The dinner is rife with awkwardness. Beneath the conversation about Lucy’s life, there is pain, unforgiveness, and expectation festering within the family. When asked to tell the story of how they met, Lucia, tells of their meeting at a trivia night and it brings up a scarring memory for Jake -he won a diligence pin instead of an acumen pin while playing a trivia game as a child. When his mother mistakes “genus” for genius for a type of game brand, Jake slams the table. The parents react as if his actions are something that rules them.
By the end of dinner Jake’s mother ages. She looks like a tortured version of herself, hair grey and wild, teeth discolored. At dessert, Lucy urges that they should leave, and again her plans become futile as the family disappears and she is forced to look for Jake.
She finds a room labeled “Jake’s Childhood Room” where age-inappropriate tapes and books on philosophy, poetry, science, outnumber the amount of toys. The sight is saddening. Whenever she locates Jake, he and his parents are in different stasis – Jake’s emotions change and the parents are at different stages of their lives. Lucy begins to contemplate further what she really wants, confused, trying to reach a concrete feeling while she goes up and down the stairs.
It becomes hard to tell when these changes will stop, but it’s fine. We’re seeing an unlayering. Even though the night is not fun, Lucy begins to see into Jake and herself.
Heading home, they converse about the parents, Jake’s praise and sympathy for a woman character from a John Cassavetes film, which Lucy quotes the film critic Pauline Kael on the movie and severs Jake’s connection to the woman character, takes down his ego, opens him up to new ideas, and starts to remember what she’s capable of. They reach a point where Jake begins to describe what he fears, and what gives him purpose. Lucy looks lovingly while listening to him. This scene is where Kaufman’s main point is exemplified: for good, for bad, in indecision, single or taken, the need of other people is a must.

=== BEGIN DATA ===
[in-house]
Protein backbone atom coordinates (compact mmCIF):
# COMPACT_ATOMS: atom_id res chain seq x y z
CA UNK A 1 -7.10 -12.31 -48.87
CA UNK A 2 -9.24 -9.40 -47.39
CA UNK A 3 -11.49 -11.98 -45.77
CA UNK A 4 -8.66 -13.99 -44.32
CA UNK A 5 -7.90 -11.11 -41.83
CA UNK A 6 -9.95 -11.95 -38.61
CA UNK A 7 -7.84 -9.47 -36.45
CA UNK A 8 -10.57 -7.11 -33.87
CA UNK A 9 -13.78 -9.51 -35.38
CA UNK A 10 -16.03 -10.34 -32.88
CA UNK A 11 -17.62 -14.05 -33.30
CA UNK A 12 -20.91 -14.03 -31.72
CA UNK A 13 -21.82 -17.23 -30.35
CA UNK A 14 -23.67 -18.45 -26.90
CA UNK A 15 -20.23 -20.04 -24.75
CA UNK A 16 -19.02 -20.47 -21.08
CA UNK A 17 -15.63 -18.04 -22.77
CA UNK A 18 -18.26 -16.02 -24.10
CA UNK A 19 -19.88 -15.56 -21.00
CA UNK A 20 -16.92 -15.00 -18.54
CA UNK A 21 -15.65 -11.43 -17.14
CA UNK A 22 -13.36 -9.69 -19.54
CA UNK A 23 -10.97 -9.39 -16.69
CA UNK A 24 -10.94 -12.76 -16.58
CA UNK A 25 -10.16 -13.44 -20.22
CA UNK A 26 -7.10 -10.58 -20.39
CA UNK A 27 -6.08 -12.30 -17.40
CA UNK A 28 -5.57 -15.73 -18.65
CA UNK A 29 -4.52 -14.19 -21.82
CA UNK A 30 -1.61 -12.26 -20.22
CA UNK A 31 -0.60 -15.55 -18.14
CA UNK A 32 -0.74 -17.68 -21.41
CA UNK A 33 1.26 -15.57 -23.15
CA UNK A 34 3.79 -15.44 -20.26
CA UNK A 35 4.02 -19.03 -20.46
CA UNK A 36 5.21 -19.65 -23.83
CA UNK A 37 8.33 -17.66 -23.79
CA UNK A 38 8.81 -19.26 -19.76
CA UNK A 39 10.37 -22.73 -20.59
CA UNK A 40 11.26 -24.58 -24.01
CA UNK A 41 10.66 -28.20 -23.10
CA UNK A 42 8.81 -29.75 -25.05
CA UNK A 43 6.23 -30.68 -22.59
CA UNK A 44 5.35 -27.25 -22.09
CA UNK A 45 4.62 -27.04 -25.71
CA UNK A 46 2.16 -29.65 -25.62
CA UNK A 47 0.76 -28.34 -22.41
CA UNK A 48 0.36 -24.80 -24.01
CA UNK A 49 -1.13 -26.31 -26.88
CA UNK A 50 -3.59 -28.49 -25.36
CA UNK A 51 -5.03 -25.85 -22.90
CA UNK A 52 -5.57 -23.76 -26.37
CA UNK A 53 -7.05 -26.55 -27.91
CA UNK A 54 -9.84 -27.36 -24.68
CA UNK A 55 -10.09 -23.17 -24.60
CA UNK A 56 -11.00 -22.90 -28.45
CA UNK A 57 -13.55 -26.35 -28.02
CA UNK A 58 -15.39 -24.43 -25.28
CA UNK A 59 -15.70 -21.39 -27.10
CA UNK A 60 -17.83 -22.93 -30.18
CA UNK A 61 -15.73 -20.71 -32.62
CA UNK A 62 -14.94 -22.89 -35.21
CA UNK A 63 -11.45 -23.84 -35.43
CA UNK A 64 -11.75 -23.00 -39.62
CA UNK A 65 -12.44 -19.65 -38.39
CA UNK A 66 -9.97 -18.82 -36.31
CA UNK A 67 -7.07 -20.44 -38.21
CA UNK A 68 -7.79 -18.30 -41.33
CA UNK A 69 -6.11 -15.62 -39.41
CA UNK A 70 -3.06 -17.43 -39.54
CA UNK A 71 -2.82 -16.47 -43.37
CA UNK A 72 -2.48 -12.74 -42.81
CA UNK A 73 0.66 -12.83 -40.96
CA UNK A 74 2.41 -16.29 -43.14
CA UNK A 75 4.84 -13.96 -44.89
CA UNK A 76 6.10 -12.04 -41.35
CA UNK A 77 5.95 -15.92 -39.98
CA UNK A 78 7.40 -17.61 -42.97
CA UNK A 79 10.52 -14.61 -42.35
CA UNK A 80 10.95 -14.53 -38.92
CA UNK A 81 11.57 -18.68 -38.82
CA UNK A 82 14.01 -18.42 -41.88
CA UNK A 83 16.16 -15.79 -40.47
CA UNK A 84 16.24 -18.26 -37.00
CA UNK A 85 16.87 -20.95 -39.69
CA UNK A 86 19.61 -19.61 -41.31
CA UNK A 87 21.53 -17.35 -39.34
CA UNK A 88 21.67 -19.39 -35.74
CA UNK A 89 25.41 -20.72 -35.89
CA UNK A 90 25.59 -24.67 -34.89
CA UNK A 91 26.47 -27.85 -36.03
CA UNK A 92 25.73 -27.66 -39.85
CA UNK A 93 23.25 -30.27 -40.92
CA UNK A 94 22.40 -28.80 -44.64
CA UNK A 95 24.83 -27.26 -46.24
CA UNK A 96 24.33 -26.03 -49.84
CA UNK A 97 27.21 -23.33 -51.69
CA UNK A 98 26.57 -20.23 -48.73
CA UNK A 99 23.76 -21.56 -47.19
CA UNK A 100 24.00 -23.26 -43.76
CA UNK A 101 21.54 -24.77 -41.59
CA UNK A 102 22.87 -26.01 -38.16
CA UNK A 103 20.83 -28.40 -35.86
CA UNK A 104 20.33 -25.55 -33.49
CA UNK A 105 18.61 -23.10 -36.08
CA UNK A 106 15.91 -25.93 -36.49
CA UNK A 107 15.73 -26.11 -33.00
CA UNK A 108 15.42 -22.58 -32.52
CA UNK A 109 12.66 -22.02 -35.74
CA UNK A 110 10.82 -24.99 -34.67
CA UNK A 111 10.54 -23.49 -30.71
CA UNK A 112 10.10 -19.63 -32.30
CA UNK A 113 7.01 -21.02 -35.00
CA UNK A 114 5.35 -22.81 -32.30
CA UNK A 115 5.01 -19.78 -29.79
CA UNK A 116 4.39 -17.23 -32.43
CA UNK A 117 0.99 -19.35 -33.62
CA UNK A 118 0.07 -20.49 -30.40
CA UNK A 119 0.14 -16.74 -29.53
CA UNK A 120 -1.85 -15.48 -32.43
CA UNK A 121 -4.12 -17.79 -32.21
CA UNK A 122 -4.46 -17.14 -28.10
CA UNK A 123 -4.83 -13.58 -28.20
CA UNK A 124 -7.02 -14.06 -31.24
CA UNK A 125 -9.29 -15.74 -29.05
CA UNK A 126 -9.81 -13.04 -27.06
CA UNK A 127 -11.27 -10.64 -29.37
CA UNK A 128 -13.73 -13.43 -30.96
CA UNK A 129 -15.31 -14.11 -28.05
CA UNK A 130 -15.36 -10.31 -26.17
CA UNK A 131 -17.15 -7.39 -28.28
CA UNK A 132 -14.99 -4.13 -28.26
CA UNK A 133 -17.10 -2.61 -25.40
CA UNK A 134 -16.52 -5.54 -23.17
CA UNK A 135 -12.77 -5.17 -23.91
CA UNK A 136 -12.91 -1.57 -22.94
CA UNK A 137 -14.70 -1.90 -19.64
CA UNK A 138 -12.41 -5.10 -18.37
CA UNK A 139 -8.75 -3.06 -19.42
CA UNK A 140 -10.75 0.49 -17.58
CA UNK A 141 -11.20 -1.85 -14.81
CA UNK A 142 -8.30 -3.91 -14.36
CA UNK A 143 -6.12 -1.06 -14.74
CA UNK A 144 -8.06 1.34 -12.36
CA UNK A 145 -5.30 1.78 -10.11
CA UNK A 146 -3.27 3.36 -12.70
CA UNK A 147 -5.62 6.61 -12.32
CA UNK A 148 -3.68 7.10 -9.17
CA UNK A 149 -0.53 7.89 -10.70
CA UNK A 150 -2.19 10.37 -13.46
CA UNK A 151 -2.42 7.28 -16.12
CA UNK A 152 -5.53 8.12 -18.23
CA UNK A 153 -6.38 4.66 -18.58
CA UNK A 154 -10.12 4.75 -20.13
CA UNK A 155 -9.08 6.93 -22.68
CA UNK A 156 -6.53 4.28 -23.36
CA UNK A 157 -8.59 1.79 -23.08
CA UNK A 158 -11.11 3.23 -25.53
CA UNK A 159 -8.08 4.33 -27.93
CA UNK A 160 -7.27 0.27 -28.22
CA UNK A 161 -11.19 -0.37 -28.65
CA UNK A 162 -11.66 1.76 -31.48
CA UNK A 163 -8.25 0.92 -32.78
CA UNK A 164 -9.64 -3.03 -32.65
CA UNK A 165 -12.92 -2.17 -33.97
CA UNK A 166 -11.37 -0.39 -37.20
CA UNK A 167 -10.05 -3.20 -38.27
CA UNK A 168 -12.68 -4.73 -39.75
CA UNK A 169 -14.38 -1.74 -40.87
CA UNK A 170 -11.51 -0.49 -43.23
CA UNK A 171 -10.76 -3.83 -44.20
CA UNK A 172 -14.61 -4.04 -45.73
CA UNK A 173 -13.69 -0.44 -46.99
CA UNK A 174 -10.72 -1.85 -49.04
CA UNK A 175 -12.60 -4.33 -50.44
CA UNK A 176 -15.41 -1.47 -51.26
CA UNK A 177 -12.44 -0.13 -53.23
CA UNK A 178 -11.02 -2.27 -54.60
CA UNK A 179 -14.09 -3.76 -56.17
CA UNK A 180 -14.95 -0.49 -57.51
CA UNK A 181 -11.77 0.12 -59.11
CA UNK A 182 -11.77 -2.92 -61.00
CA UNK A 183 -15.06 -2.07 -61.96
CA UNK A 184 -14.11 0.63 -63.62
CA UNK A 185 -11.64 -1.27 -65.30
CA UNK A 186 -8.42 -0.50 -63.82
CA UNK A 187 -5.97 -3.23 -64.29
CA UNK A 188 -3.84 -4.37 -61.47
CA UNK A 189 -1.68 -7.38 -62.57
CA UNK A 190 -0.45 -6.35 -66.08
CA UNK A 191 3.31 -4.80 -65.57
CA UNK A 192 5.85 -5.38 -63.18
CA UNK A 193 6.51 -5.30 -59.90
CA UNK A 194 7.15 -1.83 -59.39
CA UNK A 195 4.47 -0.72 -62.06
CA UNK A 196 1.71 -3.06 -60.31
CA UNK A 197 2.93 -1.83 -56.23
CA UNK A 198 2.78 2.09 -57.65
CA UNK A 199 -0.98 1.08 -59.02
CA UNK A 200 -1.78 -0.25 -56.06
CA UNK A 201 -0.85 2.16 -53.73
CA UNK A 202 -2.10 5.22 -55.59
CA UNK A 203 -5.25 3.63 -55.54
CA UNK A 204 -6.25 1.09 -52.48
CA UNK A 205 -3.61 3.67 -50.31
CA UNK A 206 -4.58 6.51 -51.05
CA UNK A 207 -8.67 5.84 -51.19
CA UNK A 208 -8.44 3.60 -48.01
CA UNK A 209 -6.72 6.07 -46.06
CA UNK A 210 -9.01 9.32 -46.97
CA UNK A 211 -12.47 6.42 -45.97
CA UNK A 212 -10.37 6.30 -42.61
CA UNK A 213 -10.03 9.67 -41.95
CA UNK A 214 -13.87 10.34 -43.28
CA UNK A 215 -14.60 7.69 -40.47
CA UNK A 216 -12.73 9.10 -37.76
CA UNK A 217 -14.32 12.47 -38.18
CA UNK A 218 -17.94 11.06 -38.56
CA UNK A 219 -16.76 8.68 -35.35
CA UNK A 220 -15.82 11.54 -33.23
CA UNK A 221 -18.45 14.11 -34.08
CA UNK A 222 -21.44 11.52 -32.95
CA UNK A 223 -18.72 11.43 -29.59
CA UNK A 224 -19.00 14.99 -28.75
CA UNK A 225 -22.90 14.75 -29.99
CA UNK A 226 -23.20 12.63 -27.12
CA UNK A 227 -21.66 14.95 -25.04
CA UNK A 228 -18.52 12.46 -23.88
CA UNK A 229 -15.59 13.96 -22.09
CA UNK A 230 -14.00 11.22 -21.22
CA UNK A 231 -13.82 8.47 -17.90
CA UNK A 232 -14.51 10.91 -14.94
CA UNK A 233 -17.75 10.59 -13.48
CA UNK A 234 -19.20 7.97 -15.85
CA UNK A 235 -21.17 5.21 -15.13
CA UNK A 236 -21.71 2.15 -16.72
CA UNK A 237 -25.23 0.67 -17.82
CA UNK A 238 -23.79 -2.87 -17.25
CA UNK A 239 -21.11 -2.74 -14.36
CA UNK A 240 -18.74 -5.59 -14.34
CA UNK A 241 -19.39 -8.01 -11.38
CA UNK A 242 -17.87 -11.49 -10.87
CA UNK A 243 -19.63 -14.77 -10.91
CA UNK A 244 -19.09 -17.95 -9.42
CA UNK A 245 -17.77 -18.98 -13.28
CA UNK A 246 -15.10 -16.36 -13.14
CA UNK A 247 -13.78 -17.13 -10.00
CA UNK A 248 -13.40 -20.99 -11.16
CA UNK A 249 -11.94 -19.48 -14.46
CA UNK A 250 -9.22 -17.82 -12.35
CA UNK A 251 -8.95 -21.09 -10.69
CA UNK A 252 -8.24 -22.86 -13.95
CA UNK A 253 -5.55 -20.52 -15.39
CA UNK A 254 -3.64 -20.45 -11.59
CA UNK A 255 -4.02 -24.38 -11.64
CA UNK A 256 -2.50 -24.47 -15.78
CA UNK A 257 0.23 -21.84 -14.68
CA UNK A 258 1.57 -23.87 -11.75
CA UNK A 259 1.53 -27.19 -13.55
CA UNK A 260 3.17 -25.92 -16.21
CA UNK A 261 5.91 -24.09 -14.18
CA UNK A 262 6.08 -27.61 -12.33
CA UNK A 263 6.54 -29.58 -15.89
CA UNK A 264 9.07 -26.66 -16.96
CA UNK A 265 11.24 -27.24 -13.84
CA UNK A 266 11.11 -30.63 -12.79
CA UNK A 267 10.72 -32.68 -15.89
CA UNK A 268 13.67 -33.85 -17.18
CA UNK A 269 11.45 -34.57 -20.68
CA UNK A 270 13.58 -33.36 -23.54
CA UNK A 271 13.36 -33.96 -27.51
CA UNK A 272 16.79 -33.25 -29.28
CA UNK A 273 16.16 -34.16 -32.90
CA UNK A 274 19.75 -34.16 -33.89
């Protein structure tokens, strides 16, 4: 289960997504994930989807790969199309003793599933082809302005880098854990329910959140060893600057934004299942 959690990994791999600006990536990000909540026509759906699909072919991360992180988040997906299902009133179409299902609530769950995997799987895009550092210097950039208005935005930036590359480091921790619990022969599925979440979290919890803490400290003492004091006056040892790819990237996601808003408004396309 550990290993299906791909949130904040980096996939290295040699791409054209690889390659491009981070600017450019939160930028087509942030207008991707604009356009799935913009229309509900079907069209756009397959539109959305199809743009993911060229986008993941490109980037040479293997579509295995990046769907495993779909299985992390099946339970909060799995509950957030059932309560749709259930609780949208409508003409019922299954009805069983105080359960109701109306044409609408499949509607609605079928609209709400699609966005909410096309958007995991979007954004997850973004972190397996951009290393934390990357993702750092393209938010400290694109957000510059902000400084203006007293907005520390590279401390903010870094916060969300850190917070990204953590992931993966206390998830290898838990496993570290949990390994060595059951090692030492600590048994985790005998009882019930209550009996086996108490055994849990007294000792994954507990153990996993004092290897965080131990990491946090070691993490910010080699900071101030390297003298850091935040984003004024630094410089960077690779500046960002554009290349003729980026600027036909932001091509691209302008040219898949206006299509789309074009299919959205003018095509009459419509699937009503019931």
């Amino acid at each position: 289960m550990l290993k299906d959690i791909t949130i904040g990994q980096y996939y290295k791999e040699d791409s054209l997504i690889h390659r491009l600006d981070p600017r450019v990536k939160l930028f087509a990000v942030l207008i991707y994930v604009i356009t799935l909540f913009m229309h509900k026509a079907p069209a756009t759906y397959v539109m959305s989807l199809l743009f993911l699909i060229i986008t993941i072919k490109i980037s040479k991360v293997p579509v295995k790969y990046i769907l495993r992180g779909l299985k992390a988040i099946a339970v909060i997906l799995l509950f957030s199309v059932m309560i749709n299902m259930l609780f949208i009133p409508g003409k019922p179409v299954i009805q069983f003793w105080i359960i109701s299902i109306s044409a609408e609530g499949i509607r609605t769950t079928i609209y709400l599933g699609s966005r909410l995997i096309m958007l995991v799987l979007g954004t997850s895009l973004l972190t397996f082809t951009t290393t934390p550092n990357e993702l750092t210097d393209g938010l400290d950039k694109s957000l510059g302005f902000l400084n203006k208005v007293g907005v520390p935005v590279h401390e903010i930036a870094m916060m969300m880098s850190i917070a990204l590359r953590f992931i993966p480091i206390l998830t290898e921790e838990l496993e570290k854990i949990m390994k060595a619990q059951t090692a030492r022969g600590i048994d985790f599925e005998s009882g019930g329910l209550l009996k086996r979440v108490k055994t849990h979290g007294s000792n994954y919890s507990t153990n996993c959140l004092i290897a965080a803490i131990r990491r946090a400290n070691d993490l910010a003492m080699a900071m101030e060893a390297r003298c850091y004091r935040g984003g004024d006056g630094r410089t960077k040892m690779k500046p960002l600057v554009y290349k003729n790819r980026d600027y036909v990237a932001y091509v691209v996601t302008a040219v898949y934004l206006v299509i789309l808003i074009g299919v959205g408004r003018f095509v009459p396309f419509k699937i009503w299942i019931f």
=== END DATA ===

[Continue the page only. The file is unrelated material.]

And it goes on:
Plemmons here is outstanding in bringing complexity to the sad boy type. Jake isn’t easy to like. He can be pompous and self-centered, but it’s possible through Plemmons’ minimal facial and body movement, and to quickly jump to and from emotions, brings the forgotten side of Jake to life. Lucy then attempts with the most confidence she’s had to break up with him, but they arrive at a Dairy Queen-like store for more dessert.
Nearing the end of the film, Jake goes into his old high school and Lucy goes to look for him and walks right into the production of musical Oklahoma. In the final act, Jake assumes the main role and sings a song as part of a speech that is one of the most moving I’ve seen in cinema. It is also the most accountable, most determined, a guy has ever been in his romantic trope of the big speech. I’m thinking of ending things’ message is that Light is found through and created from darkness, not avoiding it. And when we choose to follow a choice no matter how unpleasant and when we choose to control what we can, that leads to continuous growth; it leads us and leads others to freedom. Mostly promoted as a horrible time, I’m thinking of ending things is one of the most hopeful films of the year.